Too-soft mango or kiwi can be frozen and later used for smoothies.

By Kathryn McLean

Each year as April approaches I start thinking of kitchen tips I can offer that are in line with Earth Day. This year I have some suggestions for reducing food waste.

The plastic containers filled with strawberries, blueberries, raspberries or blackberries that we buy at the supermarket are designed for storing berries, and keeping them fresh. Most berries will stay fresh for at least five days if you keep them in those containers, in the fridge.

But don’t rinse the berries until you’re ready to use them! The sooner you run water over them, the sooner they’ll start turning mushy. To keep berries fresh, simply place them directly in the fridge in the plastic containers they came in.

When you buy boxed salad greens, spinach or arugula check the date on the package while you’re still at the store. Choose one with a best-before date at least five days ahead.

Once home, open the package and place a small kitchen cloth inside to absorb any extra moisture. You can also use a coffee filter or paper towel but, in the spirit of reducing waste, a reusable cloth is preferable to a disposable paper.

Did some fresh fruit get away from you? Don’t be so quick to toss it in the green bin. Overripe bananas can go into the freezer, just as they are, in their skins. No need to peel and chop, and don’t waste a freezer bag or other container. The banana’s skin will protect the fruit. When you’re ready to use a banana in a smoothie, simply peel away the skin with a small knife and chop into chunks for the blender.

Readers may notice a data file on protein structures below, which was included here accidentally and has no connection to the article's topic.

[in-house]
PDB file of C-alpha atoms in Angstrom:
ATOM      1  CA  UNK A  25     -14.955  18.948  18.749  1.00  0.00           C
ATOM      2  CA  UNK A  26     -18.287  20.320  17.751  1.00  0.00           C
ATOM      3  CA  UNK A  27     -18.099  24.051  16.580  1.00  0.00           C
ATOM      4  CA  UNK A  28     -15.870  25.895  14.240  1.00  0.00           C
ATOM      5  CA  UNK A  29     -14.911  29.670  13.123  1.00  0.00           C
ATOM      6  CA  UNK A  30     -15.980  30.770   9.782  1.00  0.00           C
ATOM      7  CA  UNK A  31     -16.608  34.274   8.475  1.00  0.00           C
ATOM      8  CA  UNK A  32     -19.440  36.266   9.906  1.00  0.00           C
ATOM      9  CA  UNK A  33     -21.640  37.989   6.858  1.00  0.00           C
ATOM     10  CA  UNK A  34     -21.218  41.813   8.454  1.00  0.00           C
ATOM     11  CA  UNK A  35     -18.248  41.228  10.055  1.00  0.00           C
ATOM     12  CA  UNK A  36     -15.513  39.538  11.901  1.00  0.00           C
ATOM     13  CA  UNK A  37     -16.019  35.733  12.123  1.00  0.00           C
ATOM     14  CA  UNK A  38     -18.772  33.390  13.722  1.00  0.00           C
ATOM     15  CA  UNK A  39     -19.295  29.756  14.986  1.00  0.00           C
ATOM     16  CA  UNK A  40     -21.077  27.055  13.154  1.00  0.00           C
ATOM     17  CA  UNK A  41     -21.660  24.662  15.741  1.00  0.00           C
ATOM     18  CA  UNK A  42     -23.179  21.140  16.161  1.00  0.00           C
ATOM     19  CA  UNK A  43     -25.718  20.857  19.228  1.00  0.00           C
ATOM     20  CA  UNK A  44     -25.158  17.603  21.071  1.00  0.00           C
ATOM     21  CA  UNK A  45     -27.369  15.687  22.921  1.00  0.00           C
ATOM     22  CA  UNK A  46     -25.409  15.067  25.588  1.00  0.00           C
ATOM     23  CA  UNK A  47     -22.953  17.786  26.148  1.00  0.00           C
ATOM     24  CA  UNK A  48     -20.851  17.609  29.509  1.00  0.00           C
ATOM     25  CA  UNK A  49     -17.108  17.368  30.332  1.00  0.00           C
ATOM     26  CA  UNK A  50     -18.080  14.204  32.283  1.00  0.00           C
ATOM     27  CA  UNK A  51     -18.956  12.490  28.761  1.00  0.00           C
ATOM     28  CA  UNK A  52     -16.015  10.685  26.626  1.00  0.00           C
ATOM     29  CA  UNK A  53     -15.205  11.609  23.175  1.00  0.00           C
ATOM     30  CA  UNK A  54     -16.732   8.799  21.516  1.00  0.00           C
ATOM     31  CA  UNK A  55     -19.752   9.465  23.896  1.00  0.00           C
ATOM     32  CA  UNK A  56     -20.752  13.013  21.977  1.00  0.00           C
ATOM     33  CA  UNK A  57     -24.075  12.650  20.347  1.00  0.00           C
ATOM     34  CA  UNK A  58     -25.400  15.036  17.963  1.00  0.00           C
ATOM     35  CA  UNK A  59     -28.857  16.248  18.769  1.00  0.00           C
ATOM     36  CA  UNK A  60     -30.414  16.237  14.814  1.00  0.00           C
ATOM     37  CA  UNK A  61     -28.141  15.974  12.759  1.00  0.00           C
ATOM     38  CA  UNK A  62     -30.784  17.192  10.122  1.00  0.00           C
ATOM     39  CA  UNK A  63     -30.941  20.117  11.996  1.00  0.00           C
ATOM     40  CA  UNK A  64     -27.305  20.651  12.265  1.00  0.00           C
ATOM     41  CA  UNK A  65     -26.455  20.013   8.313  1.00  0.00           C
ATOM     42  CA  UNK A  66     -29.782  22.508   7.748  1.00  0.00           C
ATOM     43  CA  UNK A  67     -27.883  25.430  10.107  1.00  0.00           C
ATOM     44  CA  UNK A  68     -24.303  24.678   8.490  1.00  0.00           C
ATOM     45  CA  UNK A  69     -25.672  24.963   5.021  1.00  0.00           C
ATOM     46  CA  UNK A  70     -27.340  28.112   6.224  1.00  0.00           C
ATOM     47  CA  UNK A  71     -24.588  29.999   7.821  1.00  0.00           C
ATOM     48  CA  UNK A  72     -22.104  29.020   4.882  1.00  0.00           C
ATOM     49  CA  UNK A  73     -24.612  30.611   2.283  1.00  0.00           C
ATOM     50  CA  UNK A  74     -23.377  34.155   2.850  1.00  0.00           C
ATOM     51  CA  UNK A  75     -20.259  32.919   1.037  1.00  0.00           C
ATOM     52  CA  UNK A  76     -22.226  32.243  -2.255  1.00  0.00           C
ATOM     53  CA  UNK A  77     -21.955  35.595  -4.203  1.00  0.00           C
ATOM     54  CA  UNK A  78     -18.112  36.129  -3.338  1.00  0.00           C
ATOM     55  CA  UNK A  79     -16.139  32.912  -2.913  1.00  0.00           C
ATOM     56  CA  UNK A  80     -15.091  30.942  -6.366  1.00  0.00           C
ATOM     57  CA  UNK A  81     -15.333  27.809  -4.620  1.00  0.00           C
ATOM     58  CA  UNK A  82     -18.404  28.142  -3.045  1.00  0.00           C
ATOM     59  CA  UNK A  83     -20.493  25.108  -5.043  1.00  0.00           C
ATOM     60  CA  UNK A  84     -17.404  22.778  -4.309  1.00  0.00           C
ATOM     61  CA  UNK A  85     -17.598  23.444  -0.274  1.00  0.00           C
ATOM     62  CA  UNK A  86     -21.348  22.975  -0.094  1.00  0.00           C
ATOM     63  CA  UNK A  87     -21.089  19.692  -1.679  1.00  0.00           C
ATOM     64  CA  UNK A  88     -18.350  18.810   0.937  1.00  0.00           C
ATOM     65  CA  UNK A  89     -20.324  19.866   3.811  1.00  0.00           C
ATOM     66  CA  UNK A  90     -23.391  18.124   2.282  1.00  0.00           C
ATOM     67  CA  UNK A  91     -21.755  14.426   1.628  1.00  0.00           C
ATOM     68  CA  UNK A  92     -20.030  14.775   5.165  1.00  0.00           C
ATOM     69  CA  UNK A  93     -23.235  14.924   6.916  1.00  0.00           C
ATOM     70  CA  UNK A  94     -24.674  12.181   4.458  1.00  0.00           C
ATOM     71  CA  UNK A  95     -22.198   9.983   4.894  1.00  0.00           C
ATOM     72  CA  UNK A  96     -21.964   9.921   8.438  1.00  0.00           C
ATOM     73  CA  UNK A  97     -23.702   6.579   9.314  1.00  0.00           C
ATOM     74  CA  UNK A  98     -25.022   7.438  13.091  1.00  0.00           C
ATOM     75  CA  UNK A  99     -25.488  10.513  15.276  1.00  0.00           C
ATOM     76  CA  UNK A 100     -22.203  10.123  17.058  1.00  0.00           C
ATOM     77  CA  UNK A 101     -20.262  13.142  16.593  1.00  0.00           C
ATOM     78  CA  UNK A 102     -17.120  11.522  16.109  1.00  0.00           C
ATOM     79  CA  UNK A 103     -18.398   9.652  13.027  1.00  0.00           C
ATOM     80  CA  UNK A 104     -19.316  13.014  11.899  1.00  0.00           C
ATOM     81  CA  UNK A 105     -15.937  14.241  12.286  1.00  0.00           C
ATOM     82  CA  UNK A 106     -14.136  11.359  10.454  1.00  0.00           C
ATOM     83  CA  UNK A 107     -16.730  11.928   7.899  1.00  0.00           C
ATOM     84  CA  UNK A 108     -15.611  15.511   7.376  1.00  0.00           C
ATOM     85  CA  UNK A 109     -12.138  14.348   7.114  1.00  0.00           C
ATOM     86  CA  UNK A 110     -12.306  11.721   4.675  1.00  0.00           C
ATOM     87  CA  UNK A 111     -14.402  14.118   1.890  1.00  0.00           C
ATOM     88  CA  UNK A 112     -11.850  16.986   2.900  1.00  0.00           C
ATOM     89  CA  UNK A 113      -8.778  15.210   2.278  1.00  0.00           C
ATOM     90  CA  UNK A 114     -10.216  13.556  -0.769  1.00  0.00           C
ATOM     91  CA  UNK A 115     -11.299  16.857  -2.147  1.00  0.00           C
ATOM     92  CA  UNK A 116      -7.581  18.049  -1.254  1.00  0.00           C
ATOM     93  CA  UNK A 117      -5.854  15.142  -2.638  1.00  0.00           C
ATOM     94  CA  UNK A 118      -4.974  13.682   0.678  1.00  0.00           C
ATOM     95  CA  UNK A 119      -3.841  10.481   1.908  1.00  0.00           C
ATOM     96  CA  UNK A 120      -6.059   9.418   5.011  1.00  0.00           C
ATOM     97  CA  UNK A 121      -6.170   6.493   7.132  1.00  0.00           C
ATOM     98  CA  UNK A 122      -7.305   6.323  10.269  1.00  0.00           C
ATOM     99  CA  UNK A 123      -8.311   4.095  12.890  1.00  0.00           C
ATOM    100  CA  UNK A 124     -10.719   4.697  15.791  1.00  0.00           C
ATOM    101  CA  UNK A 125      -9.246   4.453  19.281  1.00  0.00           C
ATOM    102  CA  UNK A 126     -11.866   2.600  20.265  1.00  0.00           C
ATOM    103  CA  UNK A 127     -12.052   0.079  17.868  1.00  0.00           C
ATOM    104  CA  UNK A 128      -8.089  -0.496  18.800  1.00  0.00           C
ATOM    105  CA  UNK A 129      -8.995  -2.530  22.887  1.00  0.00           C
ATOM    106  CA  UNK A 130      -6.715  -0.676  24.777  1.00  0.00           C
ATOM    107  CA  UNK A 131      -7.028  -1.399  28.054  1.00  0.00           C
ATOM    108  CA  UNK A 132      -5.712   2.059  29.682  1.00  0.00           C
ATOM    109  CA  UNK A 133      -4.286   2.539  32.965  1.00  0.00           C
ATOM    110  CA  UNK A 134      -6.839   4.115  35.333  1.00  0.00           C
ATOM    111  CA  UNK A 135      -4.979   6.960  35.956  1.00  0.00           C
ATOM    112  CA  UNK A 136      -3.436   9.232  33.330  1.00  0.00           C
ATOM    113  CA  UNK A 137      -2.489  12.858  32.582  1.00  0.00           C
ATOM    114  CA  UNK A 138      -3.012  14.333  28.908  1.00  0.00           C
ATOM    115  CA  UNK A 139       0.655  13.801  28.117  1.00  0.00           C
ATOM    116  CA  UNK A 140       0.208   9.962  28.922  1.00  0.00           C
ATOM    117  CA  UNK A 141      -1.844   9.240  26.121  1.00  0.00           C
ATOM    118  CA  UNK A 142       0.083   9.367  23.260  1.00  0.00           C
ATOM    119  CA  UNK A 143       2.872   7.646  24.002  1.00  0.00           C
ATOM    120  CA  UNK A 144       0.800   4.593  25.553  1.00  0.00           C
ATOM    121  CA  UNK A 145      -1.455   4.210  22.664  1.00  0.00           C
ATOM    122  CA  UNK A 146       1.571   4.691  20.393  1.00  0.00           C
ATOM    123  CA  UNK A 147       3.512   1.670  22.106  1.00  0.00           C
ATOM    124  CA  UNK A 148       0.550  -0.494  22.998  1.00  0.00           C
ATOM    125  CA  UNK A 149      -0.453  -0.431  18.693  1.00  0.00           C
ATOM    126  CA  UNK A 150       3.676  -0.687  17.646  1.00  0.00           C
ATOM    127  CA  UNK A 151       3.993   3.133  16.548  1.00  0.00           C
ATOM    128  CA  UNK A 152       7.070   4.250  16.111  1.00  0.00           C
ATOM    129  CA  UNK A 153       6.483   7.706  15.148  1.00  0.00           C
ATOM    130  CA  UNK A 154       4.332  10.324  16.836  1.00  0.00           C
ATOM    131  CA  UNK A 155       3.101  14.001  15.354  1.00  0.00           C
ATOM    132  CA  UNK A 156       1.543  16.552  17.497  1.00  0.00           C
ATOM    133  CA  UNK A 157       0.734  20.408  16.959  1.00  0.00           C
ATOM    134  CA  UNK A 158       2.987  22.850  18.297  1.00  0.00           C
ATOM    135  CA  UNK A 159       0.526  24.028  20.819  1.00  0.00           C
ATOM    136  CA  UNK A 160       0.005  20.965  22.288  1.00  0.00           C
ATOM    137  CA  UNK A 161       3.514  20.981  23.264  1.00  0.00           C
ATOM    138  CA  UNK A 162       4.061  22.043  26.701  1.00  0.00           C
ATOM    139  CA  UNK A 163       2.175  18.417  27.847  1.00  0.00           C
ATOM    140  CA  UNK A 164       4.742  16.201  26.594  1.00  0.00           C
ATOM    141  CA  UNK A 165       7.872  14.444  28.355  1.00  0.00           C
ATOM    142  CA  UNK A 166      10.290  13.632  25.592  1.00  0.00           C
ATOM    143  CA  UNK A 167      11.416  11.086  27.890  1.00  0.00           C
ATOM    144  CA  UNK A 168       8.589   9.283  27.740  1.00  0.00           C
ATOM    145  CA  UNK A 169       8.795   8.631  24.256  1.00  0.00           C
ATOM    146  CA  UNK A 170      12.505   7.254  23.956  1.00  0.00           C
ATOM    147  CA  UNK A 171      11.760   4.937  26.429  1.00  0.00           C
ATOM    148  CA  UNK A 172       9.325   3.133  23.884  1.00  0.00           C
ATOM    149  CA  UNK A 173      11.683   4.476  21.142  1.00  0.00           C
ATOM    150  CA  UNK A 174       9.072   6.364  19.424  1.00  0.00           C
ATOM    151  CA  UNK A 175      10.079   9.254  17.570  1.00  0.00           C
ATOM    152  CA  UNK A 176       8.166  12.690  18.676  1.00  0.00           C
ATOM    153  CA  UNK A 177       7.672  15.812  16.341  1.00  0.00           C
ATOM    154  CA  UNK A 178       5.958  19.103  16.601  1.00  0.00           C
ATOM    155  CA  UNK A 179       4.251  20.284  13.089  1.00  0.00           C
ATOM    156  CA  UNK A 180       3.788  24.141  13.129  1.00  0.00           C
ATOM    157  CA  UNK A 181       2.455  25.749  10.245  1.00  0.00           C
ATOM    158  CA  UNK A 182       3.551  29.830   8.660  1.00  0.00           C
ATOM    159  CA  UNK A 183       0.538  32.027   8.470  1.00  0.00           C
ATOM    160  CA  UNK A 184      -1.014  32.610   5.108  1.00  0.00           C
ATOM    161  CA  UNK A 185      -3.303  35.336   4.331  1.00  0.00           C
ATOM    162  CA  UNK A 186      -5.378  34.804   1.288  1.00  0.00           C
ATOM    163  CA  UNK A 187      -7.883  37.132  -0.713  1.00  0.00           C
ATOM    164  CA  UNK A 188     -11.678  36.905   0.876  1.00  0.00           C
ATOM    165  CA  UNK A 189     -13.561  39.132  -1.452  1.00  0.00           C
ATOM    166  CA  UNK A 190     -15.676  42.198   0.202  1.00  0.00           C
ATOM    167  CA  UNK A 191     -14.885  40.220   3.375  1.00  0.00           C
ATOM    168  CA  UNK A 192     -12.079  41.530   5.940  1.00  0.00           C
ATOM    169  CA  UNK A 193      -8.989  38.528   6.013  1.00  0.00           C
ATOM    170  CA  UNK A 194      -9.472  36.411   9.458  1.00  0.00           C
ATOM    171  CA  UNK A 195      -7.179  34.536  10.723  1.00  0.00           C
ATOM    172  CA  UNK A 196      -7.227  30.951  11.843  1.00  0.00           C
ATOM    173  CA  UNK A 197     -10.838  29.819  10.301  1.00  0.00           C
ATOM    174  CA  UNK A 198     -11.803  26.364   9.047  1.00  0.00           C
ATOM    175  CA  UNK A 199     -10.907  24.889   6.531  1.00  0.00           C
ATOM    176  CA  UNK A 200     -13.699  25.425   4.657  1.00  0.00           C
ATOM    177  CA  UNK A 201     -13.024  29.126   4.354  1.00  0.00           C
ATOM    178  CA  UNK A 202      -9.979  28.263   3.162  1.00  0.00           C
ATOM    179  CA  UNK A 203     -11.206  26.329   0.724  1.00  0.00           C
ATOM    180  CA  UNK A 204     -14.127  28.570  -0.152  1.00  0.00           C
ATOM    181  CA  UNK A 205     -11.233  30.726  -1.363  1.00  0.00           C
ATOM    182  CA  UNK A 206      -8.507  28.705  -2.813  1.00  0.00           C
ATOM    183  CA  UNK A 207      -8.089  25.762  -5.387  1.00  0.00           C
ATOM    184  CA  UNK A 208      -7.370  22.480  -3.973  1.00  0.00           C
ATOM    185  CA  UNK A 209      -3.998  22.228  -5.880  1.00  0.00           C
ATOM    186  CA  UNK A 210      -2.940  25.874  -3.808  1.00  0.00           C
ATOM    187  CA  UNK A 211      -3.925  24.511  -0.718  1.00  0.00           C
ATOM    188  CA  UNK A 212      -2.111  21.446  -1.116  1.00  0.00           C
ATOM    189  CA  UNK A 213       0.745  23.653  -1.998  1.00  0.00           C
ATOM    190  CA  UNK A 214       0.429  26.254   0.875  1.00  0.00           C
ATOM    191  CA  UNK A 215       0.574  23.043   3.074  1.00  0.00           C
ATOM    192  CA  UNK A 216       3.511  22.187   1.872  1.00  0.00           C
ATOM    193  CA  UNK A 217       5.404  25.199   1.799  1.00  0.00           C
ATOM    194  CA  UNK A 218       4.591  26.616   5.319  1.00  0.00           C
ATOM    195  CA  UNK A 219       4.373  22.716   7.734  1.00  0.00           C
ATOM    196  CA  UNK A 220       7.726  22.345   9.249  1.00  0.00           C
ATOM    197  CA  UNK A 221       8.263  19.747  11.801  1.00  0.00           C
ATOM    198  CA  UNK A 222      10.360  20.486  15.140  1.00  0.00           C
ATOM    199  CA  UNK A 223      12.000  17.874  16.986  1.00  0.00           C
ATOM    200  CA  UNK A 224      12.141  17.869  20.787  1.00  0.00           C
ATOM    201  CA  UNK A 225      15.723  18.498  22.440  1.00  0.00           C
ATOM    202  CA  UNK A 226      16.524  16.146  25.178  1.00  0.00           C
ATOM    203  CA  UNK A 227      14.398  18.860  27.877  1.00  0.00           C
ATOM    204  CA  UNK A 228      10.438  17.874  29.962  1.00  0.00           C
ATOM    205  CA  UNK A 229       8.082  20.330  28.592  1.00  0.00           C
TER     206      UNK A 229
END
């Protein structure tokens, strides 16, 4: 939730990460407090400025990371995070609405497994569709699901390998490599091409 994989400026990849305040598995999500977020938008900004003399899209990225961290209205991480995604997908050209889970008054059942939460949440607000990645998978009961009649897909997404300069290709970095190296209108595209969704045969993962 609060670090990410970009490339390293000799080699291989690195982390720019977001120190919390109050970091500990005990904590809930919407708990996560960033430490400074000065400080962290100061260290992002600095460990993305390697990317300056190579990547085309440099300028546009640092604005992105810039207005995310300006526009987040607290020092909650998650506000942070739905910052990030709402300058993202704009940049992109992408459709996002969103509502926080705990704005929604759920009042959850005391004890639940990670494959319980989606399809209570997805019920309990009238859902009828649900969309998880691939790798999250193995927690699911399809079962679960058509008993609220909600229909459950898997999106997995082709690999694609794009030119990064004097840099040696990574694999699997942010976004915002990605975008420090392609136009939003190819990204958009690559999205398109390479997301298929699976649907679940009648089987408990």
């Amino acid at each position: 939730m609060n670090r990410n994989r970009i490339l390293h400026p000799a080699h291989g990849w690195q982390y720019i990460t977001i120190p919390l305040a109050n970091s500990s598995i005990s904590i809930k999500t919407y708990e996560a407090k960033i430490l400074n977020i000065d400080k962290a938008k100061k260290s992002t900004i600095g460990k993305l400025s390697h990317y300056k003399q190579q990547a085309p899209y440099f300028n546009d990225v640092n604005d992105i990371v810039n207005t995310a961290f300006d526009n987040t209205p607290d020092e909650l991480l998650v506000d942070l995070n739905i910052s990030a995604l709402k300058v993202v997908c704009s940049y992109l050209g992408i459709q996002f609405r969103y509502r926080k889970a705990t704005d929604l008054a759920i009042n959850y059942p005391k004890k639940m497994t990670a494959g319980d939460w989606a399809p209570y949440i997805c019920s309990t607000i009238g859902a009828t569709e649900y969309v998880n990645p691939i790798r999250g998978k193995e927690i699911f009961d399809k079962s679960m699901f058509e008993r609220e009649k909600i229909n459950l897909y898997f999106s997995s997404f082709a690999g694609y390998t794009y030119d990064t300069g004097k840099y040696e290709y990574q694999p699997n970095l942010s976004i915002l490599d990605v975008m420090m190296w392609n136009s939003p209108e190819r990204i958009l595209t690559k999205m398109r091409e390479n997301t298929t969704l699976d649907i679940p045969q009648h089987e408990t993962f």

If you want to use defrosted bananas in baking (such as a muffin or banana bread recipe), thaw your bananas on a dish on the counter for 30 minutes. Cut one end of the skin off the fruit and the bananas will slide out. Add any liquid that accumulates in the dish to the recipe as well.

Too-soft mango or kiwi, can be frozen as well. Cut off the skin and any brown spots, chop the fruit into large cubes and spread it onto a baking tray lined with parchment paper. Place in the freezer, and transfer the pieces to a freezer-safe storage container once they’re solid. Use the frozen fruit for smoothies.

Maybe your household doesn’t use up an entire loaf of bread before it starts to get mouldy. Place sliced bread (in a plastic bag) in the freezer. You can make toast with frozen slices of bread. Or place a few frozen slices, covered, on the counter for an hour until they’re soft, then continue to make your sandwich.

If you bought a few pounds of butter because it was on sale, but are concerned about it staying fresh in the fridge for longer than a few weeks, go ahead and put it in the freezer, too.

Unwrapped butter should stay fresh for eight weeks in the fridge, but the freezer will keep it safe for three months. Defrost butter in the fridge overnight, or on the counter for approximately four hours.

And what about those last bits of sauces and condiments in the bottoms of their jars? Before you rinse out the container, try to use up all the food left inside. Use a small silicone spatula, or even a regular knife or spoon, to scrape the last bits of peanut butter, mustard, mayonnaise, yogurt or jam from its jar or tub.

Try adding oil and vinegar to the last of the mustard or jam in a jar and make it into a salad dressing.

Finally, be mindful when you buy in bulk. Buy only what you need. Toilet paper won’t go bad, but can you really use all those English muffins or fresh oranges before they go bad?

Buying what you can use while it’s fresh will help cut down on waste, just as storing your fresh items properly can help, too. Even a little bit is better than nothing!